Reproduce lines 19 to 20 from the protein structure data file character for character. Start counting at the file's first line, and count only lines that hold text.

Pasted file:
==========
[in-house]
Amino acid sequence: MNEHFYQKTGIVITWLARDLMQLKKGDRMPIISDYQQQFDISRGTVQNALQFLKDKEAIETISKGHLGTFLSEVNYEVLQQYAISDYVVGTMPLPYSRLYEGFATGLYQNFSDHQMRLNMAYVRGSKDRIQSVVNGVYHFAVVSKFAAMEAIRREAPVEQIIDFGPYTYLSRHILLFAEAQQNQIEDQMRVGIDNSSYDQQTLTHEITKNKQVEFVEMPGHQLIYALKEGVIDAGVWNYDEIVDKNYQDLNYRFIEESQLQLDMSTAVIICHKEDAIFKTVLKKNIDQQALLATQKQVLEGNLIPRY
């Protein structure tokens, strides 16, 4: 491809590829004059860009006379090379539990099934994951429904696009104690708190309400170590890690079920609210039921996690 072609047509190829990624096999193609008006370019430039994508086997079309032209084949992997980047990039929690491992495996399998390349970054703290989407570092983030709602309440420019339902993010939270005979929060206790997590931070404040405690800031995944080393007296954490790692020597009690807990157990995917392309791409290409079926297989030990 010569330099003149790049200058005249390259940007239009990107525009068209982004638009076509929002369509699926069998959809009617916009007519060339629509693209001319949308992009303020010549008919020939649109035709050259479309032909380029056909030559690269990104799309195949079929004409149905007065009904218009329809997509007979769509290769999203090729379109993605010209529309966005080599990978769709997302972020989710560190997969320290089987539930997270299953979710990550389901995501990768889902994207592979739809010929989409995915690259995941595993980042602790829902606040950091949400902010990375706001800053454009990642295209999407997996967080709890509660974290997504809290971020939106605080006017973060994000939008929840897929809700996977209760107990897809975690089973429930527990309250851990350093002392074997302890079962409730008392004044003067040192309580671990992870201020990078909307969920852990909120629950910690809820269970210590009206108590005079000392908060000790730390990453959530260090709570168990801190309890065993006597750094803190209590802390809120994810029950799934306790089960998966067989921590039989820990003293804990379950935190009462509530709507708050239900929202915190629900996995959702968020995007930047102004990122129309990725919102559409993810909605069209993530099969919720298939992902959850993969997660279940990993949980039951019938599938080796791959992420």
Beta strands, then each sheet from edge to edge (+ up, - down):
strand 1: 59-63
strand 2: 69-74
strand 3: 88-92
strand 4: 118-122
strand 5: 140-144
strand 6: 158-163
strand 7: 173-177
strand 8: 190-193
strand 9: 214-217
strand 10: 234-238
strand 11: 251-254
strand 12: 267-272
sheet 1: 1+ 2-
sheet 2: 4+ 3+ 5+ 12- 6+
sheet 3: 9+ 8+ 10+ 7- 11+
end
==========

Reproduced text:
sheet 3: 9+ 8+ 10+ 7- 11+
end